I live in East Austin.
Like many east sides of cities, the neighborhood is a cultural and artistic melting pot.
And like many east sides, holds a dense history of segregation and gentrification.
When I began working on the east side over a year and a half ago, I became fascinated with the story told in each building and person I walked or drove by. Like many items that fascinate me, I began researching the area and was surprised to discover the narrative behind the surface.
During the time of Jim Crow laws, the city of Austin passed a 1928 City Plan that designated a black-only district east of what is now I-35. African Americans relocated to this area and had their own designated schools, churches, and other public facilities. During this time, a rich jazz scene blossomed in the area which helped to cultivate Austin as the music-centric city it is today. Also, during this time, Hispanic Americans were pushed East as well (the logistics of this are frequently discussed and I need to do more research on it). Though Lyndon Johnson signed off on the Civil Rights Act of 1964, the building of I-35 around the same time didn’t help to bridge the already decades old segregation within Austin. The city took little notice of East Austin, letting the area become a playground for rampant industrial endeavors and crime. It wasn’t until the 1990’s that the city took an interest in revitalizing the east side and ever since, the sentiment has caught fire.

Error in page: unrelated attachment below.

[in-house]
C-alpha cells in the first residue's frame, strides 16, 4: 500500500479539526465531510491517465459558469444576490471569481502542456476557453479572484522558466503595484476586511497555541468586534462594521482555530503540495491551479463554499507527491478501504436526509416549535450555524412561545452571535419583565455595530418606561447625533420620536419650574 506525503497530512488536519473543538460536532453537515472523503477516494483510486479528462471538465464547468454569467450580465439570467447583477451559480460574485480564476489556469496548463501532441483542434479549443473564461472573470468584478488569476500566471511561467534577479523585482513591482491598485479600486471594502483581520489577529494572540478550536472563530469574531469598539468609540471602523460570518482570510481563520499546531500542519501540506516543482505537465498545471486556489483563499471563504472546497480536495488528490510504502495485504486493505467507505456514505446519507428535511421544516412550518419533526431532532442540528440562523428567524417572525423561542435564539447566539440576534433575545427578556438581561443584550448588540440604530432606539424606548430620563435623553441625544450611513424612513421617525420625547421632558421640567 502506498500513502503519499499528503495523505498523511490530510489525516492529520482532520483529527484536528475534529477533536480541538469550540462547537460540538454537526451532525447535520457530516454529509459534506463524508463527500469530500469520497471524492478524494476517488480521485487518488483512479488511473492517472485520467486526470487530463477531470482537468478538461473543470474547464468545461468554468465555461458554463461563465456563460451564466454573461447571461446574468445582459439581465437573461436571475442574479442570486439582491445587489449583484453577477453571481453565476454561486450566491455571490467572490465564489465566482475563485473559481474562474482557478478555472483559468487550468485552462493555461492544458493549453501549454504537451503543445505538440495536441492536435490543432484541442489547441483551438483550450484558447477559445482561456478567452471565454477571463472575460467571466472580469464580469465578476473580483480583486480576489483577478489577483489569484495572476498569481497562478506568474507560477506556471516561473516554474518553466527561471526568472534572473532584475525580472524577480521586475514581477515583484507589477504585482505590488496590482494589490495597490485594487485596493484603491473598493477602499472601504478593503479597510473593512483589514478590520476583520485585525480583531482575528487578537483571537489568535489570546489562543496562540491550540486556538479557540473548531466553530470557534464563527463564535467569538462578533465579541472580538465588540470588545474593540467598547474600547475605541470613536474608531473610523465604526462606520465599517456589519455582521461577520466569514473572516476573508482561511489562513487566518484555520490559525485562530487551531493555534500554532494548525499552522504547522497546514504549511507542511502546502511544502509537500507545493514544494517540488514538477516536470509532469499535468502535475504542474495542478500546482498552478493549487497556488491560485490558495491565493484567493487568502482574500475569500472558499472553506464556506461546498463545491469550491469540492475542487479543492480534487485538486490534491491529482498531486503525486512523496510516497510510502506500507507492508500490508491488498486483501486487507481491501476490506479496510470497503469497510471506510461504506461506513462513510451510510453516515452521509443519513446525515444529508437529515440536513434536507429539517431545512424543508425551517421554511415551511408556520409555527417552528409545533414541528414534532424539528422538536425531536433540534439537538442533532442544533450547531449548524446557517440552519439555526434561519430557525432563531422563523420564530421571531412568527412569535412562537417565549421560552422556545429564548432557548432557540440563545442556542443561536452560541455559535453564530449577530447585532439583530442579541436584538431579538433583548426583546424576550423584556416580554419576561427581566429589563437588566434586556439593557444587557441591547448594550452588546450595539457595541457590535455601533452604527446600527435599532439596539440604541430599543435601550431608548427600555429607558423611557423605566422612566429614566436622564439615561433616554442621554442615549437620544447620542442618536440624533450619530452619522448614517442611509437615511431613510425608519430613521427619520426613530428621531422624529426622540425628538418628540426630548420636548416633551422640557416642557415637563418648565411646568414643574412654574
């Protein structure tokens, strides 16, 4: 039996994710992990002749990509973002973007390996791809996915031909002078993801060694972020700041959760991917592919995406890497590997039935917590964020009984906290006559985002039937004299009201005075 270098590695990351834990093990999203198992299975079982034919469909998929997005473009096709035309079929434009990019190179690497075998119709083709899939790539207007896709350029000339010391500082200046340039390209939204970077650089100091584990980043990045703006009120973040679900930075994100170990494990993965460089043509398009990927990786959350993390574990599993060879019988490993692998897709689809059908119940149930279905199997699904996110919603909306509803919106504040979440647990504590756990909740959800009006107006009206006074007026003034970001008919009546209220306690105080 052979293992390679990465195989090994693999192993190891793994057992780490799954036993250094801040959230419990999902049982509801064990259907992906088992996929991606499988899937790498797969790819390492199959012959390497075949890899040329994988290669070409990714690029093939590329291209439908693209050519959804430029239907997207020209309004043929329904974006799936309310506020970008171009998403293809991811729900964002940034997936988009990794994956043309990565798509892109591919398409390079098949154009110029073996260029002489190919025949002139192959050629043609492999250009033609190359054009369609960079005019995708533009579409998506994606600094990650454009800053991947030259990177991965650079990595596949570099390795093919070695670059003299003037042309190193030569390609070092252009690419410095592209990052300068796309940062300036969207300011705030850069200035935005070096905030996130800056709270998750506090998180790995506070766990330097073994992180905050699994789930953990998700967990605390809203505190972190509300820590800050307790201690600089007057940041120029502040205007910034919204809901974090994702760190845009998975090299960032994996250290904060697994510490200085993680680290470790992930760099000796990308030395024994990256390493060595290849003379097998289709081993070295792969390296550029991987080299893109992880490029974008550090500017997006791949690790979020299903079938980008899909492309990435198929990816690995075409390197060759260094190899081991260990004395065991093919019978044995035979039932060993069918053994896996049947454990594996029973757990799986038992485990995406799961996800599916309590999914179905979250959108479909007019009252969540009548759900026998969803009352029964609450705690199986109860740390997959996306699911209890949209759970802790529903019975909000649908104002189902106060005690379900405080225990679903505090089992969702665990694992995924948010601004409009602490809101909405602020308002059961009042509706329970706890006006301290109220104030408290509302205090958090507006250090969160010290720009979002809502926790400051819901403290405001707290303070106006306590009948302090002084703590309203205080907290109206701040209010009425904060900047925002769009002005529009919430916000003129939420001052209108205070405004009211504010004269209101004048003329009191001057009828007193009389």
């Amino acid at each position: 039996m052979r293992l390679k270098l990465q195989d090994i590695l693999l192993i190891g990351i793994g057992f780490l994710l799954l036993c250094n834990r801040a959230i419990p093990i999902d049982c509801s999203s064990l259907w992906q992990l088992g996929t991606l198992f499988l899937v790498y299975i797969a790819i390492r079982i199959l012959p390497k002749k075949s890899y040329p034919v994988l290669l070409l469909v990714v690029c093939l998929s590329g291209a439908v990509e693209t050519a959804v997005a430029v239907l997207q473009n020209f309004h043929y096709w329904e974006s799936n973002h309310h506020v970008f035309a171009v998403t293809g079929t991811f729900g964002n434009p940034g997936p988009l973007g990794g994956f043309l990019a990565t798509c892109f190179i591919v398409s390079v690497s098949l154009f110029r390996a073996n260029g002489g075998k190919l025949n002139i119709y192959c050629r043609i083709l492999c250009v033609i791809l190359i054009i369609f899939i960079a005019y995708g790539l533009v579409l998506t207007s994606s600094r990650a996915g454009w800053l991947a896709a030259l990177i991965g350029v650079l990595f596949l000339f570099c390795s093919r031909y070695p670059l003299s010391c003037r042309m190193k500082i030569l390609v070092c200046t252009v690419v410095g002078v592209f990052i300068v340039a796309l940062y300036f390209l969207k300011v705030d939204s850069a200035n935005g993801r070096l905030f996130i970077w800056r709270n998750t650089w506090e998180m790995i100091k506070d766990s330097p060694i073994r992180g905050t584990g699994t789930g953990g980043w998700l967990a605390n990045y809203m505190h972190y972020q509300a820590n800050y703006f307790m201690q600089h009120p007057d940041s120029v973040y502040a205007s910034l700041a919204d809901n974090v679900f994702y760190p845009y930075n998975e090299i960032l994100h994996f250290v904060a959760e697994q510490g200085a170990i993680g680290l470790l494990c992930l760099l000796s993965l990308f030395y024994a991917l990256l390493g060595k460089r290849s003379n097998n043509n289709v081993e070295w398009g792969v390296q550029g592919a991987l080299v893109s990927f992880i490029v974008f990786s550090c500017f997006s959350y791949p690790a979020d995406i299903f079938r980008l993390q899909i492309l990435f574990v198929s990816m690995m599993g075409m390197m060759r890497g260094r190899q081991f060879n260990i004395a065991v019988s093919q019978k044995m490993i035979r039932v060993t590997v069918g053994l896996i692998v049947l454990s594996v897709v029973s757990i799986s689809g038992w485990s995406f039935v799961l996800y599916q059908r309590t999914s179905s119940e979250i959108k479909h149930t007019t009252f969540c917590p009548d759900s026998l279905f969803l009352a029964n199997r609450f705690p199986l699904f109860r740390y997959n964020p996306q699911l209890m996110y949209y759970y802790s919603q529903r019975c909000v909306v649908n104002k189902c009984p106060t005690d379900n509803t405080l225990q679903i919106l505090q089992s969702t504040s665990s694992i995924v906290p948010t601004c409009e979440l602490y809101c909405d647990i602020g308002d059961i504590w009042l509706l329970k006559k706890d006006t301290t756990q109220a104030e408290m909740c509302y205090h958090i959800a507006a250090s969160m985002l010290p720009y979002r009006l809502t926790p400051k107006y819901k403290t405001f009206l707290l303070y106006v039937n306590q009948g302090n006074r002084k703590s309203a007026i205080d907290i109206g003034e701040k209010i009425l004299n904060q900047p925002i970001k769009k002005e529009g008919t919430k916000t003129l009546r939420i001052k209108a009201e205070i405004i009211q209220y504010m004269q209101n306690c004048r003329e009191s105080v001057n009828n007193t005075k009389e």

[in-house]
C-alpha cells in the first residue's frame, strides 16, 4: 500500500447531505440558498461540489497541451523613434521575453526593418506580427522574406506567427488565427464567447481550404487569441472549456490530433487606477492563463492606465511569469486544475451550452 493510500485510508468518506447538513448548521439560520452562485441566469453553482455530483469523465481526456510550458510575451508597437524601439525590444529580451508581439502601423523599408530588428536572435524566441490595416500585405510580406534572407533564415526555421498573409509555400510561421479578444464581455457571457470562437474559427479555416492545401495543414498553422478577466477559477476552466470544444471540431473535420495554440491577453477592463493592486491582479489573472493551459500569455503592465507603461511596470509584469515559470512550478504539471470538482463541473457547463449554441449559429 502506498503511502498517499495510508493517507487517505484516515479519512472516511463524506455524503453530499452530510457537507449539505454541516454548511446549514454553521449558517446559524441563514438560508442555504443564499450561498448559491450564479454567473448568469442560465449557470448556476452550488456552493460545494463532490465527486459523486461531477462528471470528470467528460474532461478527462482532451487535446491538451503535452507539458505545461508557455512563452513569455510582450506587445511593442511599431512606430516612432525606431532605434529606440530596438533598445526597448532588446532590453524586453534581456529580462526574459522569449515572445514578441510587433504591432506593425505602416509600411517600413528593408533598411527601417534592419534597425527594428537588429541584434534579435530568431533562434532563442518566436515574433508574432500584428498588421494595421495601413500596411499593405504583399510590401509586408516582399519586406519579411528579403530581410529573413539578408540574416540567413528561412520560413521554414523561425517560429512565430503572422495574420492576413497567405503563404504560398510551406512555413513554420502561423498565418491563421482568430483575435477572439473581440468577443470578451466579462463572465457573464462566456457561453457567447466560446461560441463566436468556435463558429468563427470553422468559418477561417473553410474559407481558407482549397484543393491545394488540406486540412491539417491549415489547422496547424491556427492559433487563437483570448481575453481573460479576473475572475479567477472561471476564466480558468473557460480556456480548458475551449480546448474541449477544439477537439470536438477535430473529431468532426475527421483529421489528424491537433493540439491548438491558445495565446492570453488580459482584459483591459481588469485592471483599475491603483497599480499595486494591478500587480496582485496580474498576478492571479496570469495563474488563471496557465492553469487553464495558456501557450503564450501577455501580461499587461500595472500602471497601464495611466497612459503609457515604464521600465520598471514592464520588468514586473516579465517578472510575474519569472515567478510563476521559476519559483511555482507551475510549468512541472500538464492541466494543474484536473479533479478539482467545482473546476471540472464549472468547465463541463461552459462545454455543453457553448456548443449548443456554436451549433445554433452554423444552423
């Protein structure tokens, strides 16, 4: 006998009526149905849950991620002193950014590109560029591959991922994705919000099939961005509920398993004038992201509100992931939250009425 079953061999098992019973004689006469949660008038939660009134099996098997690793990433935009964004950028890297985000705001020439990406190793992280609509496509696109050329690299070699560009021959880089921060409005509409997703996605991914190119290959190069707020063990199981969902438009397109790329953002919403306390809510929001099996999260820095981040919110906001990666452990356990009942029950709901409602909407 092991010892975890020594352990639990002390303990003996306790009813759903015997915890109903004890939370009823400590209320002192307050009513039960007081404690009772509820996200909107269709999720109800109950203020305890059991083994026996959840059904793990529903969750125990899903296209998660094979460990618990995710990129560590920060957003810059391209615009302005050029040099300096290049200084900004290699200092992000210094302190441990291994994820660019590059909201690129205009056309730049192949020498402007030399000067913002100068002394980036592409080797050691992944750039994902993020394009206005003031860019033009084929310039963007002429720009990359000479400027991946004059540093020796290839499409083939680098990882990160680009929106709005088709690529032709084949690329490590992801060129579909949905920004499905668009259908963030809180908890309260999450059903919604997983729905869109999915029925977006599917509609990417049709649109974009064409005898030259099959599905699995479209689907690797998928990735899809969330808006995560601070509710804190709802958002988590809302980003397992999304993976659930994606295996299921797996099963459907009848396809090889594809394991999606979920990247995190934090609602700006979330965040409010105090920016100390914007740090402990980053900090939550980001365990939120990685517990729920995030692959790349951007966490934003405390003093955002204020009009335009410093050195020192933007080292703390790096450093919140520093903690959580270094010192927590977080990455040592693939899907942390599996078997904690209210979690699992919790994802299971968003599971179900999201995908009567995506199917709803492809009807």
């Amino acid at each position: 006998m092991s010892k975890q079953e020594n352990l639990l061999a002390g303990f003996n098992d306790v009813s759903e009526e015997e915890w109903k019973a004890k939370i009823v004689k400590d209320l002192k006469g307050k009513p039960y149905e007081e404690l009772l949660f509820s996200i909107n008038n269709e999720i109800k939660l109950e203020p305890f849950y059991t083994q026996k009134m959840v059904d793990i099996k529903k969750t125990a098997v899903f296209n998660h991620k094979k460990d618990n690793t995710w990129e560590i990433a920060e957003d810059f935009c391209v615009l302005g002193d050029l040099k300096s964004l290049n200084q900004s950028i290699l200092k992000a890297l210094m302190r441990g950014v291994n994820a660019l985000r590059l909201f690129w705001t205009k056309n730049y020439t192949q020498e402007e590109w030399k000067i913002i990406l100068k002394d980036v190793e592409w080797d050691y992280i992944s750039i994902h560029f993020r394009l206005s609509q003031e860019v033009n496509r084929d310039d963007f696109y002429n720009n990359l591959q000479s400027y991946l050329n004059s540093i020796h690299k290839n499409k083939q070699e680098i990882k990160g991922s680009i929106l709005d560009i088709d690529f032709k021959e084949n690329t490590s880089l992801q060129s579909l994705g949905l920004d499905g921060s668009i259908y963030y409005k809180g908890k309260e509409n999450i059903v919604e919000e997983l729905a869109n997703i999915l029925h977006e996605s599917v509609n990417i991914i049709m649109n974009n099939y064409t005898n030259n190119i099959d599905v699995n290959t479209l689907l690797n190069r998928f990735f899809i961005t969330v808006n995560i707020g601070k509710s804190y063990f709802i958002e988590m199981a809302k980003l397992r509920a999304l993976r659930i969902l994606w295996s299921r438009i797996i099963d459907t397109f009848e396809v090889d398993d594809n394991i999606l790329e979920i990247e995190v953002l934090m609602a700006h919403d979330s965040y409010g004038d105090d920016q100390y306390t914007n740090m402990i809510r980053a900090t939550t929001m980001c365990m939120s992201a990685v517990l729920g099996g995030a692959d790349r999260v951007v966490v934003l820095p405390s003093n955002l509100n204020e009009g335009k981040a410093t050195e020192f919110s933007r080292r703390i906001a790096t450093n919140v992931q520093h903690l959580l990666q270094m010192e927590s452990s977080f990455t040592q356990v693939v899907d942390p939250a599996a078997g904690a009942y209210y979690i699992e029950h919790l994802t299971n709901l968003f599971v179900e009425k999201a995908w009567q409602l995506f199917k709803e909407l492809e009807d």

The pics below are only a two block area of East Austin that make up my neighborhood. The rest of East Austin is a photographer’s dream. Perfect example is in Rama Tiru’s book, “Austin East of I-35“. I highly recommend this beautiful and informative book. Just when you think you know everything about East Austin…
Another excellent resource is UT’s “East Austin Stories” series. Every year, film students create two documentaries about the east side. I attended this year’s screening and was thoroughly impressed not only at the quality of the students’ films, but the fascinating stories that exist in every nook and cranny of this wonderful part of Austin.
I think you're very right about the east side of cities. I live in north London but I've always wanted to move to east London, it's full of gorgeous thrift stores, art studios and beautiful little pubs.
I love this kinda stuff…and it makes me so intrigued to know the history and what went on before my time in places like this. And if i don't know what went on, i take it upon myself to make up a life for the people that lived inside that little shack, or the person that resides in that awesome trailer. Don't even get me started on the life of those cute kittens.
You're completely right about neighborhoods with "East" in their name, I never thought about it until you brought it to our attention. Funny, all these hipster white kids are moving to "East Williamsburgh" I mean Bushwick (they just call it East Williamsburg to get the white kids to rent there.)
Oh but back to the history of Austin, i'm a total goon and a ghost freak–do you guys have ghost tours in your town?
Completely unrelated, but I thought you might like this: http://www.guardian.co.uk/stage/2010/jul/12/jeff-goldblum-prisoner-second-avenue
I love the grit of areas like this. I've always lived places that have a bit more 'character'. I also love learning about the history of the area I live in – I work in my local area too so I get to hear heaps of stories from all the people I meet everyday, about the war & the blitz, the gangsters, the film studios…I guess it makes me feel a bit more a part of the community.
You do have a story in you, somewhere. Hope it erupts and gets told.